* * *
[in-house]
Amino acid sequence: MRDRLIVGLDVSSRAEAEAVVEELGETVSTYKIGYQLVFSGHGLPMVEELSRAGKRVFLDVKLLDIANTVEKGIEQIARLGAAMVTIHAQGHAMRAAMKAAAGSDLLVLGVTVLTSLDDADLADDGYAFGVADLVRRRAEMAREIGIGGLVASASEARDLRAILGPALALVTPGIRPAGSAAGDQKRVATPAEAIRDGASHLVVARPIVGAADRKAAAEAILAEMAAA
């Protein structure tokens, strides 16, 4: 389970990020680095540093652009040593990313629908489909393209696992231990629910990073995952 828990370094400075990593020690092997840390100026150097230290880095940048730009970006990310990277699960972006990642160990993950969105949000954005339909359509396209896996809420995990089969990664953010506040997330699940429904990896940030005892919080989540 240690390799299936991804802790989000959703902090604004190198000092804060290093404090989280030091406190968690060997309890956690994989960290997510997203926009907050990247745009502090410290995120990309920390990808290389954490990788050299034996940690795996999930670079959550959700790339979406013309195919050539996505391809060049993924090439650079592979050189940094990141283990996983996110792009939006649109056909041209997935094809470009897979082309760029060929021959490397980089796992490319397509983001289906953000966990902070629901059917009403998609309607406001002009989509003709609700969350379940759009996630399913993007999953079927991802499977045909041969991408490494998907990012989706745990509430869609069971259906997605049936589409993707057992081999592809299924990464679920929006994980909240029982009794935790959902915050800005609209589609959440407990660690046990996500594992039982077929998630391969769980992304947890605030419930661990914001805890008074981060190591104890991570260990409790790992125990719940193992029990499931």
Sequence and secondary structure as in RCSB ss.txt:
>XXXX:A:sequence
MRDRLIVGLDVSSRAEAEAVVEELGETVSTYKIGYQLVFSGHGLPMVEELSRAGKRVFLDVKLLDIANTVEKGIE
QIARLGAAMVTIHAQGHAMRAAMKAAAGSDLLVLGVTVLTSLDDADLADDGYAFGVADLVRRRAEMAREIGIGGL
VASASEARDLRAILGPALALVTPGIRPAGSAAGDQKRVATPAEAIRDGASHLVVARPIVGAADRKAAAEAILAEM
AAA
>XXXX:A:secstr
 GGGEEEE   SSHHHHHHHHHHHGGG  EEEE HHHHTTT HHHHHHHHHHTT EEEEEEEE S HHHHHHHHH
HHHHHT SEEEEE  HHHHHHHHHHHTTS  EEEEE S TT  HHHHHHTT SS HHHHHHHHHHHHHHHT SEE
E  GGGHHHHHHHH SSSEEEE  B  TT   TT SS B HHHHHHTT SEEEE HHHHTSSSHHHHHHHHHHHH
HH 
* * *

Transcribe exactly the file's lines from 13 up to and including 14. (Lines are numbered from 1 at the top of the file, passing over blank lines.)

E  GGGHHHHHHHH SSSEEEE  B  TT   TT SS B HHHHHHTT SEEEE HHHHTSSSHHHHHHHHHHHH
HH 